New website shares Louisville pool water quality data – 89.3 WFPL News Louisville
Louisville residents now have access to a new portal with pool safety information across the county.
the new portalfrom the Louisville Metro Department of Public Health Wellness, ranks swimming pools on a scale of 1 to 100.
“They can look at the scores of the pools they go to and they can see how they’re doing, make sure where they’re going is safe and protect their health,” Ciara Warren, the department’s environmental health officer, said Thursday. a press event.
Public pools encompass more than the EP “Tom” Sawyer State Park or the Mary T. Meagher Aquatic Center. City data includes swimming pools in apartment complexes, hotels, spas and wellness centers.
Warren said the only pools the city doesn’t test are residential backyard pools.
“During our regular inspection, we check all safety equipment, facility maintenance, water quality and filtration,” Warren said.
Pools undergo comprehensive inspections twice a year, which includes a more thorough examination of the pool and its facilities. However, during the pool’s operating life, department officials come in weekly to check things like the presence of sanitizers, pH levels, and alkalinity.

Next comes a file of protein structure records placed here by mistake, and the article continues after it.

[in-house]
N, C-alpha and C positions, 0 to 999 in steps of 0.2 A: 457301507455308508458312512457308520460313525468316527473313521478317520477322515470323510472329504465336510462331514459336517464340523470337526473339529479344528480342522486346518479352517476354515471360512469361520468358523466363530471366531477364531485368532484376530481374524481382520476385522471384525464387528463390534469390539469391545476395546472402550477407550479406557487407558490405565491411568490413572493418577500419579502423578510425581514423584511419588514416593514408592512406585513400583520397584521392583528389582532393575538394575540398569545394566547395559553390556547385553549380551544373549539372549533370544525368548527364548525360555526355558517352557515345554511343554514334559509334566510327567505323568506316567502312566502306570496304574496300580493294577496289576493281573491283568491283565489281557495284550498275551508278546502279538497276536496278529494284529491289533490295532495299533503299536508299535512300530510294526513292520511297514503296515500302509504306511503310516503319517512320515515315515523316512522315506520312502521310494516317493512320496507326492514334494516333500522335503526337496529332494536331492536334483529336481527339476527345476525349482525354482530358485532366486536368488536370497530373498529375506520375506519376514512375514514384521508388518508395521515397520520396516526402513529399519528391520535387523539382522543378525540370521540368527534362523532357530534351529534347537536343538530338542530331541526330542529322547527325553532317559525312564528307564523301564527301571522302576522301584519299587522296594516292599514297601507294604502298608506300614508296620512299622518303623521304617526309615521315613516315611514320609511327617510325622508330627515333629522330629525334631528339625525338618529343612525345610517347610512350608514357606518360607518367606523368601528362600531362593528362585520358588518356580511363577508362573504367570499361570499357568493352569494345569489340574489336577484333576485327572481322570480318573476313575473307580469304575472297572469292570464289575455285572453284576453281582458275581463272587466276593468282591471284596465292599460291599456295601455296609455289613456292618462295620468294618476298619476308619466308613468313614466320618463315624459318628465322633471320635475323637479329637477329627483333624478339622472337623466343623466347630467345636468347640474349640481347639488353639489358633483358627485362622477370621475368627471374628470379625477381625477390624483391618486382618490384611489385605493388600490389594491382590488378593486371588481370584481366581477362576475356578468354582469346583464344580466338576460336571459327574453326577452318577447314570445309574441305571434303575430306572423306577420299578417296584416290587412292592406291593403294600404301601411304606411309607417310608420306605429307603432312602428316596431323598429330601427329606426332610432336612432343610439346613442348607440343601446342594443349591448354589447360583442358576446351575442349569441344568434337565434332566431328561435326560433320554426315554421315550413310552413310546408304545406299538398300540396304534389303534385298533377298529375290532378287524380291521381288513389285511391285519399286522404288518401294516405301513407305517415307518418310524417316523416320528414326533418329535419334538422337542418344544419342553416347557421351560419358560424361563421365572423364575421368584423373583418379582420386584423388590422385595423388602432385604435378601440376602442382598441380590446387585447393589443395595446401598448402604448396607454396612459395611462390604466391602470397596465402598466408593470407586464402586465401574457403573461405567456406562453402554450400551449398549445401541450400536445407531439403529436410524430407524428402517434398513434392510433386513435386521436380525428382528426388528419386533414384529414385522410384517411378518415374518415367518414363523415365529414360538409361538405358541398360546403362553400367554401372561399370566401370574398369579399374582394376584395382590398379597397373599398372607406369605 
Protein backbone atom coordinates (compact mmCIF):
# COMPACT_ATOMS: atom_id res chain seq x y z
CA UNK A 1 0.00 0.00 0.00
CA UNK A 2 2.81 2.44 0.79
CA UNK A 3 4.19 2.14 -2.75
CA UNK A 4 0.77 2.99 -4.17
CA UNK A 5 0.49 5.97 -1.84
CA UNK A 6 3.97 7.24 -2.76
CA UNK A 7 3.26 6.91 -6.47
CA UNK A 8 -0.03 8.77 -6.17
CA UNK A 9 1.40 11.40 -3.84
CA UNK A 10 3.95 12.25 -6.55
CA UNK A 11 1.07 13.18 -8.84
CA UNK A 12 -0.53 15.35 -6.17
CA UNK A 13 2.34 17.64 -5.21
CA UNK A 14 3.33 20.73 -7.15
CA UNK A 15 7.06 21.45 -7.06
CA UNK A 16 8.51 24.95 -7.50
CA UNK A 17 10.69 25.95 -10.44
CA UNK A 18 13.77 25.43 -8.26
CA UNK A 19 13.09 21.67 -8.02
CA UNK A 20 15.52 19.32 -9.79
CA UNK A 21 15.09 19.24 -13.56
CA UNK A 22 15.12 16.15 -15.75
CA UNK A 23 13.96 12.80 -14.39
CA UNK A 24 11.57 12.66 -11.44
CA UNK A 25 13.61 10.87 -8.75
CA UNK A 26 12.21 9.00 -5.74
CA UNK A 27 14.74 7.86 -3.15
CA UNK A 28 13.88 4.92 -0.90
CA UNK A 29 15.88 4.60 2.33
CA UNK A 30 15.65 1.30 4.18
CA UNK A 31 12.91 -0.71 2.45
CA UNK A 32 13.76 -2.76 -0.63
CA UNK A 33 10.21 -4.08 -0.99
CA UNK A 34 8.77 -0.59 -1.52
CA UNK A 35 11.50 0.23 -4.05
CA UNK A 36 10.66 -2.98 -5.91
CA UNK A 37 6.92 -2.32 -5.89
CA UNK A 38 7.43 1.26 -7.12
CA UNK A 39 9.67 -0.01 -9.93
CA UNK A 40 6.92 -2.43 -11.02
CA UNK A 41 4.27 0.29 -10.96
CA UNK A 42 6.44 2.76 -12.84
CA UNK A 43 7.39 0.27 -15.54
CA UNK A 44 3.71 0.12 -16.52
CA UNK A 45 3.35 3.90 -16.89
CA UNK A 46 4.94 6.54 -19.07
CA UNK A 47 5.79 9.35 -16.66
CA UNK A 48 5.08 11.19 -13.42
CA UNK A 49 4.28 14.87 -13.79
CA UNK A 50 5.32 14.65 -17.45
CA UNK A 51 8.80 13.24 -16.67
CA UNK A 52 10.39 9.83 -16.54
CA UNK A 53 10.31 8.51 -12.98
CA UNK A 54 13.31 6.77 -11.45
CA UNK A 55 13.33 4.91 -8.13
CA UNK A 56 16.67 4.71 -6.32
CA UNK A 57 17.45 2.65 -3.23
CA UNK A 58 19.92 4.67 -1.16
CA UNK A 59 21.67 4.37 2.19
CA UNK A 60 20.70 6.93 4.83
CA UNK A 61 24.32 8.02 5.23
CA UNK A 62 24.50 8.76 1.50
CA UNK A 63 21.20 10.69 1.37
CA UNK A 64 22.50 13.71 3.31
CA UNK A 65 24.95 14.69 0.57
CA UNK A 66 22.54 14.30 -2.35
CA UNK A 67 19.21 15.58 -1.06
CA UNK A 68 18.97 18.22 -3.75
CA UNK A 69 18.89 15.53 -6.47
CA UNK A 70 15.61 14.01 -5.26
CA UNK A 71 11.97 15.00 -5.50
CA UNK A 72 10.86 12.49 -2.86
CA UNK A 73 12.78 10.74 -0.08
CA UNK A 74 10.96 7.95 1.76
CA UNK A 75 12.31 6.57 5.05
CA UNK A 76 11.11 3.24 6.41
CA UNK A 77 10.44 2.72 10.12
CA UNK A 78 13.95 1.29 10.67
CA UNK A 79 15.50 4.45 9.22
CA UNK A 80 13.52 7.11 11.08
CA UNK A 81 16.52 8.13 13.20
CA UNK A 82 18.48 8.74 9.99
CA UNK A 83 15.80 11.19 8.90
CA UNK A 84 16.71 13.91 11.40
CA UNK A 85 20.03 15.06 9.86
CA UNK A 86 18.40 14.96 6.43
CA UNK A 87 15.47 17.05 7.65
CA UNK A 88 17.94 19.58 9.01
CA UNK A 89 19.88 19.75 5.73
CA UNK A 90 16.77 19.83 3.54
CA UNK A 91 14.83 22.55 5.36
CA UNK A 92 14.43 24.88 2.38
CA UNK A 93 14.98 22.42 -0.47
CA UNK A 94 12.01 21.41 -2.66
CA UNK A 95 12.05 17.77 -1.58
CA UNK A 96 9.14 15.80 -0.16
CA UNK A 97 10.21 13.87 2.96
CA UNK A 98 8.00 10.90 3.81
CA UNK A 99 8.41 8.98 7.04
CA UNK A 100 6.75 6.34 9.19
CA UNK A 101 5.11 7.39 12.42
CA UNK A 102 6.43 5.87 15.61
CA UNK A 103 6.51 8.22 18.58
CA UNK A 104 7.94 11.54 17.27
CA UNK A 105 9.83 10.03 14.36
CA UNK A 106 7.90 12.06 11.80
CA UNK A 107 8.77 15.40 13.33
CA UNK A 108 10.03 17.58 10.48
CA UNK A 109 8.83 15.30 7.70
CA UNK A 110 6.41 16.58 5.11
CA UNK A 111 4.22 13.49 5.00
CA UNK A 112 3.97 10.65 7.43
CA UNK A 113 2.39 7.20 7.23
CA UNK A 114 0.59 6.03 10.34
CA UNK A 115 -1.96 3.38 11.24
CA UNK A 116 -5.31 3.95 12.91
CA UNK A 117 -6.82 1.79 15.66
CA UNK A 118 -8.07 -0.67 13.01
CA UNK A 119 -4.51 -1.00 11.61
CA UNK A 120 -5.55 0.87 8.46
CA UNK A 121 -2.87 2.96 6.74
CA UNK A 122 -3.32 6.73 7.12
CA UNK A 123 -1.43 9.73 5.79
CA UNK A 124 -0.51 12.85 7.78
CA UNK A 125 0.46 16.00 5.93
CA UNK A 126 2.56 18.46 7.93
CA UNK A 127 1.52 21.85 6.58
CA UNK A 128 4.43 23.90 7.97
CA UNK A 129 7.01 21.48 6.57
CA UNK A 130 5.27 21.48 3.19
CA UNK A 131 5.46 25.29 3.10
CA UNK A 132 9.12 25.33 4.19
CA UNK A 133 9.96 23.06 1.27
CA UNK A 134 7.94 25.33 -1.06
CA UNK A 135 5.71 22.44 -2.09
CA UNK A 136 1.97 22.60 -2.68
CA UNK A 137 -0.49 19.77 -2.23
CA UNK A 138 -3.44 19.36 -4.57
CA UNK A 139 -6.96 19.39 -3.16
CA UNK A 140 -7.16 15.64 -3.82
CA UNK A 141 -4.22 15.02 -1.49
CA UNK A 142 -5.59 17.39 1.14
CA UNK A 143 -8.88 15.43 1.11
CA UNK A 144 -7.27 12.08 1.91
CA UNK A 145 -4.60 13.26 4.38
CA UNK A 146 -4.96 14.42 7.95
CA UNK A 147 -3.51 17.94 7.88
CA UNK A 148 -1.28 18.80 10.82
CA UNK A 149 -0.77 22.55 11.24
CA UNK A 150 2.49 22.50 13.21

After the tests, the hens are scored. Different violations have different weights in the point system. Anything below 86 is considered a fail.
Pools that fail inspection may be immediately closed and prohibited from reopening until they have achieved a passing score.
“Automatic failure is if they don’t have sanitizer in the pool, so that’s our most critical element,” Warren said.
Disinfectants, such as chlorine, help prevent waterborne diseases such as legionella and cryptosporidium.
“This new tracking system will help us better protect people from serious illness that can come from contaminated recreational waters,” Connie Mendel, director of environmental health for the department, said in a press release.
The new portal was created with funds from a grant from the Centers for Disease Control and Prevention and the National Environmental Health Association.
“Having this data empowers individuals with information to make decisions about their own health and safety,” Mendel said in the statement.
the new portal will be updated in conjunction with weekly inspections by the Louisville Metro Public Health and Wellness Department.